Q. Wherefore doth it proceed, that bread which is made with salt is lighter than that which is made without it, considering that salt is very heavy of itself? A. Although bread is very heavy of itself, yet the salt dries it and makes it light, by reason of the heat which it hath; and the more heat there is in it, the better the bread is, and the lighter and more wholesome for the body.

Q. Why is not new bread good for the stomach? A. Because it is full of moistness, and thick, hot vapours, which do corrupt the blood, and hot bread is blacker than cold, because heat is the mother of blackness, and because the vapours are not gone out of it.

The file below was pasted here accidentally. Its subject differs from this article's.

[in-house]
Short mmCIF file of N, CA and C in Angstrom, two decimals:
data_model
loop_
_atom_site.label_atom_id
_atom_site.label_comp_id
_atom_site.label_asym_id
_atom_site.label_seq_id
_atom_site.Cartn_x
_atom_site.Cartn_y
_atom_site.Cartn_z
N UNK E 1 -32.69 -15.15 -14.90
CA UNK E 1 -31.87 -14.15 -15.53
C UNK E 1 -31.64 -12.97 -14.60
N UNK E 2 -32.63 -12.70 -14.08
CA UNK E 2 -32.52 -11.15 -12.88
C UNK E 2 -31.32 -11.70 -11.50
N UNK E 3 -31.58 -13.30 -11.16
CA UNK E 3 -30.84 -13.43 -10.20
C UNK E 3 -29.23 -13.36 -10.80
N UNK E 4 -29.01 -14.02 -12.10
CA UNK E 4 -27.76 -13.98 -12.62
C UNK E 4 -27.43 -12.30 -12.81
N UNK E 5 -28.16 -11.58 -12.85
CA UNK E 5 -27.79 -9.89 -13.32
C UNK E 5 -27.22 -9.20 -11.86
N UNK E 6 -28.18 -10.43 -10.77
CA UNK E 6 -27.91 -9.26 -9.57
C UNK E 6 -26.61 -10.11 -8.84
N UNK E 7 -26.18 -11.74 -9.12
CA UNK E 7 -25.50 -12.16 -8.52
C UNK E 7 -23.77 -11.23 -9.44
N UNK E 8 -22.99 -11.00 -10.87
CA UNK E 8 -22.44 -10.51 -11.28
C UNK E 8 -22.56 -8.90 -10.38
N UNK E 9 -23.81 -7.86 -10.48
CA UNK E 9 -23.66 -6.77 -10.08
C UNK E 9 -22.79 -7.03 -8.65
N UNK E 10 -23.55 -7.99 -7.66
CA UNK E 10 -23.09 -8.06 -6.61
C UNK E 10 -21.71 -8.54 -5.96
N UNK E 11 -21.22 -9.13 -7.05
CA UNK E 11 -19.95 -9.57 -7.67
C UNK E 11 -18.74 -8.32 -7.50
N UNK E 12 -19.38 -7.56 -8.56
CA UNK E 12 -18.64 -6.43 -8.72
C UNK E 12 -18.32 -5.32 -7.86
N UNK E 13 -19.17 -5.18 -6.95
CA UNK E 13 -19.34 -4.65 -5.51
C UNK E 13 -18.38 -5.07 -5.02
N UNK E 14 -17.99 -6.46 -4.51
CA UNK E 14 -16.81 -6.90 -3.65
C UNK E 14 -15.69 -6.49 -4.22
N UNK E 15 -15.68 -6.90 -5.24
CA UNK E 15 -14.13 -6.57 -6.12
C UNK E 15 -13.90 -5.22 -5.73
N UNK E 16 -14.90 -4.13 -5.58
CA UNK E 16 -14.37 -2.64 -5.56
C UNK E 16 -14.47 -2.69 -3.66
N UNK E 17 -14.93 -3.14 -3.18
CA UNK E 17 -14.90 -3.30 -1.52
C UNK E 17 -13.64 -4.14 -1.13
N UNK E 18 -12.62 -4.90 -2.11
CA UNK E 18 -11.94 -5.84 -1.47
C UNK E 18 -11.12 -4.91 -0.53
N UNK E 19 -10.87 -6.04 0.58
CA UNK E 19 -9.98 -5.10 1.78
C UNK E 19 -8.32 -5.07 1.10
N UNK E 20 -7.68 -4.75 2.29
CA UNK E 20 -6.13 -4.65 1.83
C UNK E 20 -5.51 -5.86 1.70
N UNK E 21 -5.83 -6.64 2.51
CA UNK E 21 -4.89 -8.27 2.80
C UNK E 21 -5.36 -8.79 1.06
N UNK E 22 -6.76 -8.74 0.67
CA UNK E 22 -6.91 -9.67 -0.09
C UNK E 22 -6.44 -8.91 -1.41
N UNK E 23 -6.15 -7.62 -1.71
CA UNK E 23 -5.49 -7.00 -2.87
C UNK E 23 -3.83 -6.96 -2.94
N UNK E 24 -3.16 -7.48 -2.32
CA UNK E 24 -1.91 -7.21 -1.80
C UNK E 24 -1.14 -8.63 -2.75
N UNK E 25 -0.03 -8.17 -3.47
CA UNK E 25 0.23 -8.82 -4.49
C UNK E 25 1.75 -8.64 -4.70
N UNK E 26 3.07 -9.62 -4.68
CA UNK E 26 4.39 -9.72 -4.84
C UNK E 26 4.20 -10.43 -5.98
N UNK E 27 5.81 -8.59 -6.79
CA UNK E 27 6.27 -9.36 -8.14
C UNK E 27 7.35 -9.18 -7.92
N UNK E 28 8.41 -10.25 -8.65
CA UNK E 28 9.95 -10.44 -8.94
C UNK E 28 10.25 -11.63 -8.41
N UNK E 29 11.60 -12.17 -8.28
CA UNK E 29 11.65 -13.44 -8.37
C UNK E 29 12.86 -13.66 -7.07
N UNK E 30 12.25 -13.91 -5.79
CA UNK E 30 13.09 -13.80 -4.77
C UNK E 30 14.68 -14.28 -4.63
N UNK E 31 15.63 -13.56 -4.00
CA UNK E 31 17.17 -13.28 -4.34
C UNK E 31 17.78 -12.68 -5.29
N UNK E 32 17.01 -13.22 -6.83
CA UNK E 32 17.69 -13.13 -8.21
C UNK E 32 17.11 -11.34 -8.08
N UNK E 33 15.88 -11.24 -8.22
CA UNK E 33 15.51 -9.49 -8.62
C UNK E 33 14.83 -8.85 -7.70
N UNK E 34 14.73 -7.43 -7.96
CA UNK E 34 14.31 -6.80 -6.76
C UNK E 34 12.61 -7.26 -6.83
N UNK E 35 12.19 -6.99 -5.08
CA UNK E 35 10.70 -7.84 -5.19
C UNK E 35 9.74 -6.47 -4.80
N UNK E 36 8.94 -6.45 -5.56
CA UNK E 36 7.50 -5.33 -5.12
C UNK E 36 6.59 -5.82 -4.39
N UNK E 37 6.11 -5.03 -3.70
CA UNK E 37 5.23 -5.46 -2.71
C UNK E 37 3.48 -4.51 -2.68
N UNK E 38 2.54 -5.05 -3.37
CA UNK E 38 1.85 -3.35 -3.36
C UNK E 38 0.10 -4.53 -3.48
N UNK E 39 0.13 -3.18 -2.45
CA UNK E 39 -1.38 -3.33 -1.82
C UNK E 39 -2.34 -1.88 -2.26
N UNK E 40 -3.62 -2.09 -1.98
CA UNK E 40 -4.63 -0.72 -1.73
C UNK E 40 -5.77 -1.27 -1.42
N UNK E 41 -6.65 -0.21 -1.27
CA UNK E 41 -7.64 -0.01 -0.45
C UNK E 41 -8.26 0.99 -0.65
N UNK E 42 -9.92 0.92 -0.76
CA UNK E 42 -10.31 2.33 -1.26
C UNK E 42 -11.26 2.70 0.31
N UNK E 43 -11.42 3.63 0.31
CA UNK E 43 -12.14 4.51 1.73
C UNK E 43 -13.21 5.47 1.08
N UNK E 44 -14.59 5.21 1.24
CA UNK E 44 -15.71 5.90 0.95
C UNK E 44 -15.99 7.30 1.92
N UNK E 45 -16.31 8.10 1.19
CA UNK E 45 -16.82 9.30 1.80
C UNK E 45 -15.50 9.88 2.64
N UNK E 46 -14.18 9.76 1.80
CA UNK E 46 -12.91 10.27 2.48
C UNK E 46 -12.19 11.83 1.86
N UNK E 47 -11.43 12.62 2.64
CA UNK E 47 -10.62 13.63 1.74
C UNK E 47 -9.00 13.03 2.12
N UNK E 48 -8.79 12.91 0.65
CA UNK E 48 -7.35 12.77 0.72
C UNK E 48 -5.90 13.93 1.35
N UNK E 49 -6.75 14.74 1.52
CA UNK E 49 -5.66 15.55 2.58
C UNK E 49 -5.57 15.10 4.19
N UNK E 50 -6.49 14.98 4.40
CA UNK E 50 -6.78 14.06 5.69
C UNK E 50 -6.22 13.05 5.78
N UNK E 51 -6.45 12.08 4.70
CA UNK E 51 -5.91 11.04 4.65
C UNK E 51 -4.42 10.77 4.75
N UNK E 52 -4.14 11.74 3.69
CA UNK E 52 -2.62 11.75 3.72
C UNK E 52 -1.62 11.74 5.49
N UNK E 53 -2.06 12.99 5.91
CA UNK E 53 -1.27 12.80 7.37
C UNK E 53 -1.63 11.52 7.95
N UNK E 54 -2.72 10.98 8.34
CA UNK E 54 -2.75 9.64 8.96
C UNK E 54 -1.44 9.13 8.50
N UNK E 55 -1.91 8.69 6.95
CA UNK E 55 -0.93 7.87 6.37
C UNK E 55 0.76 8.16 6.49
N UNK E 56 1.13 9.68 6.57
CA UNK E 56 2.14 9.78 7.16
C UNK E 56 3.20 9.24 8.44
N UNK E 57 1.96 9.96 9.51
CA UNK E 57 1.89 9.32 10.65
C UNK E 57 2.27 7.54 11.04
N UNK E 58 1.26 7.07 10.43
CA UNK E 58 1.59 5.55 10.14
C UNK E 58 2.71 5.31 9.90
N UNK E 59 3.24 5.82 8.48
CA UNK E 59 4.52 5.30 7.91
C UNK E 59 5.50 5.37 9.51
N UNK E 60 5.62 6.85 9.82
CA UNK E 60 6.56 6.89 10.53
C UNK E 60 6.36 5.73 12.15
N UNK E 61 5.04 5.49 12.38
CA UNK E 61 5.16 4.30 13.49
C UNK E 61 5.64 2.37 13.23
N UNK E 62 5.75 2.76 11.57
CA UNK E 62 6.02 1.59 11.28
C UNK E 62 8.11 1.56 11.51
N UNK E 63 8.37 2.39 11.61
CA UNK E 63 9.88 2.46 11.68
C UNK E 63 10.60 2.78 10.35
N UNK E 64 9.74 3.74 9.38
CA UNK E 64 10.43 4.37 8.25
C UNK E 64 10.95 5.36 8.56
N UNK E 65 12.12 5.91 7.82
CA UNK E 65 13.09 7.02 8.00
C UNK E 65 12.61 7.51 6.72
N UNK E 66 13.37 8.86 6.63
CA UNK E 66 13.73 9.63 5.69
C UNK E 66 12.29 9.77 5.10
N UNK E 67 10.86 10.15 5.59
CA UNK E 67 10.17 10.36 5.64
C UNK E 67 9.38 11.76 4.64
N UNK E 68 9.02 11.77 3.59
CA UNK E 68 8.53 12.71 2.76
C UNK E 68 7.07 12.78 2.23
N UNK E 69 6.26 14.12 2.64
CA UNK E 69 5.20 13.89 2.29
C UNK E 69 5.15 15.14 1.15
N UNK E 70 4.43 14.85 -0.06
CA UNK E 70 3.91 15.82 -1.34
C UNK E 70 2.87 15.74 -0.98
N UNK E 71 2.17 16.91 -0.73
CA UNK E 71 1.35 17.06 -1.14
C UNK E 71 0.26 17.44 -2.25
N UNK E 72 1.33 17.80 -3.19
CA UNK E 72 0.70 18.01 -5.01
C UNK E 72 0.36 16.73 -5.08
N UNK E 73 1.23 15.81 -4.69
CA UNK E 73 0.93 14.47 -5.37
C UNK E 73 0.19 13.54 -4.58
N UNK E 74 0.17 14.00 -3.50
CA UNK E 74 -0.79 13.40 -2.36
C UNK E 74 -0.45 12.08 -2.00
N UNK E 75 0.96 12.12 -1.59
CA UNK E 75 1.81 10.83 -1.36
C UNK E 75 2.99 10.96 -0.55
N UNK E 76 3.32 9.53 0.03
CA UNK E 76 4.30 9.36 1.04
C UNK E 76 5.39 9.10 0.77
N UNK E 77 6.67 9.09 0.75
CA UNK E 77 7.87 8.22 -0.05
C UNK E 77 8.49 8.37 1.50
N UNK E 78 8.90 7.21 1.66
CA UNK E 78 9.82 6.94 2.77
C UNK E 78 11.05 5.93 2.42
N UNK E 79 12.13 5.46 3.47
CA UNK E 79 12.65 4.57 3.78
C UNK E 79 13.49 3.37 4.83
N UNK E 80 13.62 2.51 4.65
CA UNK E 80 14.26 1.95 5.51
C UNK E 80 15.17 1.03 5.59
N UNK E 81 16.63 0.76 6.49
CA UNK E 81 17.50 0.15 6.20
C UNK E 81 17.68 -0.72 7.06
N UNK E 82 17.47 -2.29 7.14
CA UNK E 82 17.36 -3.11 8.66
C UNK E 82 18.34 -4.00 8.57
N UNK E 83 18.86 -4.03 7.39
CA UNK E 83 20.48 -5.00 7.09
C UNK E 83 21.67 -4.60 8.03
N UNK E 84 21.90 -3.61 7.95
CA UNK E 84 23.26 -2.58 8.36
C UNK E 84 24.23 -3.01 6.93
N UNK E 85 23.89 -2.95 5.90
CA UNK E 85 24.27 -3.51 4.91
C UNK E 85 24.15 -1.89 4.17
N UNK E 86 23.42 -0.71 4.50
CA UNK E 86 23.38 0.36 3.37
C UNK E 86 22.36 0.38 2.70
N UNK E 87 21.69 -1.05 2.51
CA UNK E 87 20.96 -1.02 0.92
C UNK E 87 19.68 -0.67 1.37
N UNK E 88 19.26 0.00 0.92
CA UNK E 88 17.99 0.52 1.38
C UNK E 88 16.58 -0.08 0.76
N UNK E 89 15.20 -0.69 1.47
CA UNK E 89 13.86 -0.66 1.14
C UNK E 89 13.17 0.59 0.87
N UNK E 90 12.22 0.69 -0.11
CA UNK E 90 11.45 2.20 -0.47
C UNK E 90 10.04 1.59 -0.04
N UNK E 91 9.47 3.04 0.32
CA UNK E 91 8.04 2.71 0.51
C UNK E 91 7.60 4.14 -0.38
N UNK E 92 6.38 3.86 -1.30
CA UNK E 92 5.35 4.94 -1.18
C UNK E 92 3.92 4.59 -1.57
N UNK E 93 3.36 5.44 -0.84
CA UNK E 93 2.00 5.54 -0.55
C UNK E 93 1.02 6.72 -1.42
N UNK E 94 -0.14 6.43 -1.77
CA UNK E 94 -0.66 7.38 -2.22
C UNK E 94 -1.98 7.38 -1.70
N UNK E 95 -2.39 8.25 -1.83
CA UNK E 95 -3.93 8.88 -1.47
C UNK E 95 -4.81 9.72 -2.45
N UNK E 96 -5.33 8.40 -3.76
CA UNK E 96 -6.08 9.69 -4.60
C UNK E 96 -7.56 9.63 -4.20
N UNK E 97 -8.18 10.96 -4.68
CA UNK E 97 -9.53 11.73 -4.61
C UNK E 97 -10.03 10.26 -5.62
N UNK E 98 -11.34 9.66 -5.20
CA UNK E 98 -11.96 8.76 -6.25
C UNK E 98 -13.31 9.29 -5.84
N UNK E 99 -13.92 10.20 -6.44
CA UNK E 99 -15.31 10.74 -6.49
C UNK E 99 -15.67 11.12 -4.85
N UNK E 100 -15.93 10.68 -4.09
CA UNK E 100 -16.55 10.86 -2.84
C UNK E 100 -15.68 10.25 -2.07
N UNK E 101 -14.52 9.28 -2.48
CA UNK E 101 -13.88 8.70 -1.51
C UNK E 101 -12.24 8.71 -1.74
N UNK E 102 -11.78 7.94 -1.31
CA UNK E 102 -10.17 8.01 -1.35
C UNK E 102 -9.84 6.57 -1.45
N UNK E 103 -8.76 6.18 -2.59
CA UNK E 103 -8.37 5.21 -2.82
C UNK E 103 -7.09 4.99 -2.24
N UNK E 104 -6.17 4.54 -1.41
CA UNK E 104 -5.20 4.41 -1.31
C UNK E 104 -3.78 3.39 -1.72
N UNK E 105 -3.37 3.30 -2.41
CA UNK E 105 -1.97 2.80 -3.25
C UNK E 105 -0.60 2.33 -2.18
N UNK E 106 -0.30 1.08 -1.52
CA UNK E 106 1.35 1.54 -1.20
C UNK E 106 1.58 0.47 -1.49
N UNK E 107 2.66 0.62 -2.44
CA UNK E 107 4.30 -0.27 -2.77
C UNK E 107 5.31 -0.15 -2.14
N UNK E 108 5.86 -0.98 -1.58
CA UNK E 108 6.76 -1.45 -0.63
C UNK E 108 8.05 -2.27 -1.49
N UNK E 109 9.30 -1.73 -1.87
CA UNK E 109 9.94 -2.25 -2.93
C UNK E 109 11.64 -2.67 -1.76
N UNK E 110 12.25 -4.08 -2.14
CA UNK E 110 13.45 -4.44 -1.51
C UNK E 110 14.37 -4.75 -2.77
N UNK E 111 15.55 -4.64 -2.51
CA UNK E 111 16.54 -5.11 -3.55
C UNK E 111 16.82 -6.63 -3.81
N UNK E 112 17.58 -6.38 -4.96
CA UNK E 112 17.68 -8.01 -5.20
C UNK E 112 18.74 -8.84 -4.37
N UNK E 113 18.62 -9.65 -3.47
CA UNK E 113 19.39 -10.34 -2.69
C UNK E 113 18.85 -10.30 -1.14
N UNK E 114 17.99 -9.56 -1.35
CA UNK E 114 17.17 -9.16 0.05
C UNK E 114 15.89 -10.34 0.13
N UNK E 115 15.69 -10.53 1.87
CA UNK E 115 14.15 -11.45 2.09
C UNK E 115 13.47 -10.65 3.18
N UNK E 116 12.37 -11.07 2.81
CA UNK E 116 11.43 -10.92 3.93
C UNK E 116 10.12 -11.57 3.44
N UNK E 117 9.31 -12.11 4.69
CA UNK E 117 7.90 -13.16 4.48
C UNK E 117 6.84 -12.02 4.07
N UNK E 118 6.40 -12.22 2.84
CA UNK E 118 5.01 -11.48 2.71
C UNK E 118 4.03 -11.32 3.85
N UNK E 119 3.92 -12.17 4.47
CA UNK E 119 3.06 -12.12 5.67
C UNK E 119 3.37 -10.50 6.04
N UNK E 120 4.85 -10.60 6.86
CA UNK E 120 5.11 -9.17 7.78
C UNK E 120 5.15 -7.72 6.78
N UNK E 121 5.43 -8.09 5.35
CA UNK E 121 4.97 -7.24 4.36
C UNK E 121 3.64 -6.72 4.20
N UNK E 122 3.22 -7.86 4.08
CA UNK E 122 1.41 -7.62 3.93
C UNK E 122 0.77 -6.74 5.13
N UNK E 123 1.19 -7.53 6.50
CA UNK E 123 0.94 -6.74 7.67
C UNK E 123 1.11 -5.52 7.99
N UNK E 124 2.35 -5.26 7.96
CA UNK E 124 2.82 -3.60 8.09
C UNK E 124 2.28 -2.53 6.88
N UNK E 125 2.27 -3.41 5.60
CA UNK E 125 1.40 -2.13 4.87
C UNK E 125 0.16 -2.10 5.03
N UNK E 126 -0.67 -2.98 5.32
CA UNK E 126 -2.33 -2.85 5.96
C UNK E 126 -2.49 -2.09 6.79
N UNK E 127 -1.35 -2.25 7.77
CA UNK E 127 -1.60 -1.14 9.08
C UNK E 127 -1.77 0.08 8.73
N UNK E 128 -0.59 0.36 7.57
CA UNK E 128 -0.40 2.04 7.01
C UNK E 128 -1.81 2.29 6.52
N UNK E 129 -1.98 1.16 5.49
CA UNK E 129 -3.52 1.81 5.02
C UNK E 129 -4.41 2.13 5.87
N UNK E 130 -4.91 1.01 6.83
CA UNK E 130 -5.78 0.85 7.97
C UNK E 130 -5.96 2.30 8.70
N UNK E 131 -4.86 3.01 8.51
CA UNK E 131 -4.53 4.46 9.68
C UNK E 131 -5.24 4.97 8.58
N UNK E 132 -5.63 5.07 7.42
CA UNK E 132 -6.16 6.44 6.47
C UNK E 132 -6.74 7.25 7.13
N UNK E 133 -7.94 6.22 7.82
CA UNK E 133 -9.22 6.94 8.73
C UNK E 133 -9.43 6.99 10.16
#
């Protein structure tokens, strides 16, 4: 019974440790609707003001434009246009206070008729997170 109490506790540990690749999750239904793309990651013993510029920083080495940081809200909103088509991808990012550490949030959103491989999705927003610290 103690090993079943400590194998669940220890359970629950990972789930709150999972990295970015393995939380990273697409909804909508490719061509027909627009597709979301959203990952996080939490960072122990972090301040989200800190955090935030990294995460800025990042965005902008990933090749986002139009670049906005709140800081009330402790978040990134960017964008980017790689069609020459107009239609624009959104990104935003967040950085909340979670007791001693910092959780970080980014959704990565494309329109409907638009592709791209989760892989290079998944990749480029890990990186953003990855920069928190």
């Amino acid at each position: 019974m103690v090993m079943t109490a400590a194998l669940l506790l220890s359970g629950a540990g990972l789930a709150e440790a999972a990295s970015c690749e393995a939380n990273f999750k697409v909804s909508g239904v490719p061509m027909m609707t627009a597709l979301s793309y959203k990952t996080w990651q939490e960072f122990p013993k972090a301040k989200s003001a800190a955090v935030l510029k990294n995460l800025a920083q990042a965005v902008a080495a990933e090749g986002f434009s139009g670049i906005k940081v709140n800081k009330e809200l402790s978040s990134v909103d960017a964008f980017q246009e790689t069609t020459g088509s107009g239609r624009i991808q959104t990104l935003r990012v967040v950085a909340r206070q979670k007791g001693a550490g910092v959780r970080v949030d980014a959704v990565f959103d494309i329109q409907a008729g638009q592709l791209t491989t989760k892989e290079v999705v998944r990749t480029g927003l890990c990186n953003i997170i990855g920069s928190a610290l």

Q. Why do lettuces make a man sleep? A. Because they engender gross vapours.

Q. Why do the dregs of wine and oil go to the bottom, and those of honey swim uppermost? A. Because the dregs of wine and oil are earthly, and therefore go to the bottom; but honey is a liquid that cometh from the stomach and belly of the bee; and is there in some sort putrefied and made subtle; on which account the dregs are most light and hot, and therefore go uppermost.

Q. Why do cats' and wolves' eyes shine in the night, and not in the day? A. The eyes of these beasts are by nature more crystalline than the eyes of other beasts, and therefore do so shine in darkness; but the brightness of the sun doth hinder them from being seen in the day-time.